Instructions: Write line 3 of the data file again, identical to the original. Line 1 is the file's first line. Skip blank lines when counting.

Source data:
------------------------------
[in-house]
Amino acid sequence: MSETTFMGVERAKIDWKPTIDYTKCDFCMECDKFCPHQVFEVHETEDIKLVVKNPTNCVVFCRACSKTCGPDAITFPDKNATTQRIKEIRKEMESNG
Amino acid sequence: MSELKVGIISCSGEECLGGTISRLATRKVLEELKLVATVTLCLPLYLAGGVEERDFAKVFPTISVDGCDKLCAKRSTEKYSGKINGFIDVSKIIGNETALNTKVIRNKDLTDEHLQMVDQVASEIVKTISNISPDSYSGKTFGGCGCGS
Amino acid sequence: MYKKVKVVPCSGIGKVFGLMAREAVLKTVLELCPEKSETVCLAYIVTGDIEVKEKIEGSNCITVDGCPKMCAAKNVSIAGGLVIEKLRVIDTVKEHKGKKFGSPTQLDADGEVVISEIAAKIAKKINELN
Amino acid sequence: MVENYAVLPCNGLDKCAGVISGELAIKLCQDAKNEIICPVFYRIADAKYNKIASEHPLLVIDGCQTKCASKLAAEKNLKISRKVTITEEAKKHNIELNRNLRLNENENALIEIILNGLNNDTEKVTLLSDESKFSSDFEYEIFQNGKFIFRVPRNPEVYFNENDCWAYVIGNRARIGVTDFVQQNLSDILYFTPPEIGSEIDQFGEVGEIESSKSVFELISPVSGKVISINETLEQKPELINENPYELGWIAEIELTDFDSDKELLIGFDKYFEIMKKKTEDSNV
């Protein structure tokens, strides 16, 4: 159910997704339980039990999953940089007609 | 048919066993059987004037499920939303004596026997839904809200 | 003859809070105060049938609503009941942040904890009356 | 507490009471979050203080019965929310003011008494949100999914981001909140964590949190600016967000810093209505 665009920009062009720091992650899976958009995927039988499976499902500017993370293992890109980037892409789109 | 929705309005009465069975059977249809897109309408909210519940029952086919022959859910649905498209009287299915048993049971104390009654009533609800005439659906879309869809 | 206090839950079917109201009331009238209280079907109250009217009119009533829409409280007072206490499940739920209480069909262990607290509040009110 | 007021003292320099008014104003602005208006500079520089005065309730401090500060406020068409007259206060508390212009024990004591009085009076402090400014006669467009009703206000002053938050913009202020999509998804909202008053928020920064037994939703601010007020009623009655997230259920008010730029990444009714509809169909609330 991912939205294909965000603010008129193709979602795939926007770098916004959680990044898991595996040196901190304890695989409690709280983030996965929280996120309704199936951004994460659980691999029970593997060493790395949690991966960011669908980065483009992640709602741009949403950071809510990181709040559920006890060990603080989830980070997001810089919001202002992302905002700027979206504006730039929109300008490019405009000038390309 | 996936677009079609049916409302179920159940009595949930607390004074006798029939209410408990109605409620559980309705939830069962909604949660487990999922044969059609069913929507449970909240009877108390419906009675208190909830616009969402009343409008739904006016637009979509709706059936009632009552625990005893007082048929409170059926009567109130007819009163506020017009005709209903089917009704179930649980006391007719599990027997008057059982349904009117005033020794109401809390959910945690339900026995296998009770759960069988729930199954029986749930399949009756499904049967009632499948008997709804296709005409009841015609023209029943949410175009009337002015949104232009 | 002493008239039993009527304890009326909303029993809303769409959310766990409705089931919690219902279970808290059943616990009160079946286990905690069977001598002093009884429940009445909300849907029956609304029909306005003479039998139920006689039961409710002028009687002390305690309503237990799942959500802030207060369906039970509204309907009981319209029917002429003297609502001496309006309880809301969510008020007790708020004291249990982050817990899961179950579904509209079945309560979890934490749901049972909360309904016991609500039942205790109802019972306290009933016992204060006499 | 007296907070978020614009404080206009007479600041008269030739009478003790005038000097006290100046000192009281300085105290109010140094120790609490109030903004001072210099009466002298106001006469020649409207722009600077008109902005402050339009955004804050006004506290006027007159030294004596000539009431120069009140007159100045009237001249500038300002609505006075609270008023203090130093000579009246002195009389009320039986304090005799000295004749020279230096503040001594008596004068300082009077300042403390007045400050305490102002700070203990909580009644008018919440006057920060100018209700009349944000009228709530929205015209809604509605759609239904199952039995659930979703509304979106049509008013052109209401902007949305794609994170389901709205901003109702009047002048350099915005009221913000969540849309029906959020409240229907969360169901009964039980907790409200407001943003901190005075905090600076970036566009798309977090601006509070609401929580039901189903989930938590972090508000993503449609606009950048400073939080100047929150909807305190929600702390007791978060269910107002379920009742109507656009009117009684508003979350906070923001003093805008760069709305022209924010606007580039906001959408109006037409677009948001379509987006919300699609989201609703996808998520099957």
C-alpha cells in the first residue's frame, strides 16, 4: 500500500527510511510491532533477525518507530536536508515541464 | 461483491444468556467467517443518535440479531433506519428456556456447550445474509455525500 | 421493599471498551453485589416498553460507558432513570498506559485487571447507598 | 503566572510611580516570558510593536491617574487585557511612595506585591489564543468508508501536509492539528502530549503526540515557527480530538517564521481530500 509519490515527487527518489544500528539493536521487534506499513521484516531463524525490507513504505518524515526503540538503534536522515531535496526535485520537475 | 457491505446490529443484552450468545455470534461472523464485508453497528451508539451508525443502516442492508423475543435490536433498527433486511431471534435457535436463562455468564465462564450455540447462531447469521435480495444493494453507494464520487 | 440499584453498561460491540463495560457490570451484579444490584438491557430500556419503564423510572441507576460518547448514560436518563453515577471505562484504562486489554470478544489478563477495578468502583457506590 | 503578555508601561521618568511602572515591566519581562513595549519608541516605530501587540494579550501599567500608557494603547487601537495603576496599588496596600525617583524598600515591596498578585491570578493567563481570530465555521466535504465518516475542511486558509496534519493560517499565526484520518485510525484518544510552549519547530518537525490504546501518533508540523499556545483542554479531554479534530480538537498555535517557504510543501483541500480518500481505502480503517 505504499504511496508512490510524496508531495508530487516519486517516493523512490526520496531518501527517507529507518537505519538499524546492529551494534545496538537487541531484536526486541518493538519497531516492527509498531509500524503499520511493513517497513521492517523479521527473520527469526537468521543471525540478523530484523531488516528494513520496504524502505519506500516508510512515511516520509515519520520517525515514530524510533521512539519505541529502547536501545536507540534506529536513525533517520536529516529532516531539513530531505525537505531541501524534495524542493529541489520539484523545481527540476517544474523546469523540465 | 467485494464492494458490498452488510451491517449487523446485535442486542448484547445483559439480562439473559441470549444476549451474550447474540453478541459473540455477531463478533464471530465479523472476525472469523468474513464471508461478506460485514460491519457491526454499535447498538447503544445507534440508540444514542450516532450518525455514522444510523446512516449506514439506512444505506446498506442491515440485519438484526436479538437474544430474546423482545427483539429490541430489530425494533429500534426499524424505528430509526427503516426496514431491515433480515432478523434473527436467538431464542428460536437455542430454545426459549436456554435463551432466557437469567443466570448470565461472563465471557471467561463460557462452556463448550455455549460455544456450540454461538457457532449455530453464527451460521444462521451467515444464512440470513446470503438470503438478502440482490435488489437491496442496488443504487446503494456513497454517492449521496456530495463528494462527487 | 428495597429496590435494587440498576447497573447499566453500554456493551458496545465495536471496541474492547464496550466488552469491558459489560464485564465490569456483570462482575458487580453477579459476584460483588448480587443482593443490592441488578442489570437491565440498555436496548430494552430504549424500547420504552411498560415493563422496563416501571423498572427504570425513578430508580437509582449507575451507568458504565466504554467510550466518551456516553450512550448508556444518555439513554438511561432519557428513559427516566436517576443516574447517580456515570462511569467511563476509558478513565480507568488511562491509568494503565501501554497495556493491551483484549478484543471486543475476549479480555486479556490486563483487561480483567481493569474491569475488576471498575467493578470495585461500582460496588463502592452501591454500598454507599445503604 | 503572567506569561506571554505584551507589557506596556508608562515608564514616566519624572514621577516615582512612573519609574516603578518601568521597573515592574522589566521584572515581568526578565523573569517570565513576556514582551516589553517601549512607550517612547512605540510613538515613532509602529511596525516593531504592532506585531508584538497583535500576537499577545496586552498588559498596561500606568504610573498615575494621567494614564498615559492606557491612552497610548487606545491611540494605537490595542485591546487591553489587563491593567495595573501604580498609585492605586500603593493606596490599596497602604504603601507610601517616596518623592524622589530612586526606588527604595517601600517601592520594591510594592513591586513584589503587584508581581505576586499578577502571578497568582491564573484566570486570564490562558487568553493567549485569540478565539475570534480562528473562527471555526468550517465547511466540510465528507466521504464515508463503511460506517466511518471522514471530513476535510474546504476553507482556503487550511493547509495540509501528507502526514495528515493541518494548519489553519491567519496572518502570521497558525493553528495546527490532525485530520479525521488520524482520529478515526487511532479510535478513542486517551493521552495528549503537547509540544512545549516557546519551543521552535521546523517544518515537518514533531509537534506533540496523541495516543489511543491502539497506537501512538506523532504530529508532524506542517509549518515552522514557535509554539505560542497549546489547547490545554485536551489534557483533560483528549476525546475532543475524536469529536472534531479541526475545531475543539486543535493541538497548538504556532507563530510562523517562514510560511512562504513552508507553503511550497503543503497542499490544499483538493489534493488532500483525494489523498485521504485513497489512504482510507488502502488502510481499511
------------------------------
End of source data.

Amino acid sequence: MSELKVGIISCSGEECLGGTISRLATRKVLEELKLVATVTLCLPLYLAGGVEERDFAKVFPTISVDGCDKLCAKRSTEKYSGKINGFIDVSKIIGNETALNTKVIRNKDLTDEHLQMVDQVASEIVKTISNISPDSYSGKTFGGCGCGS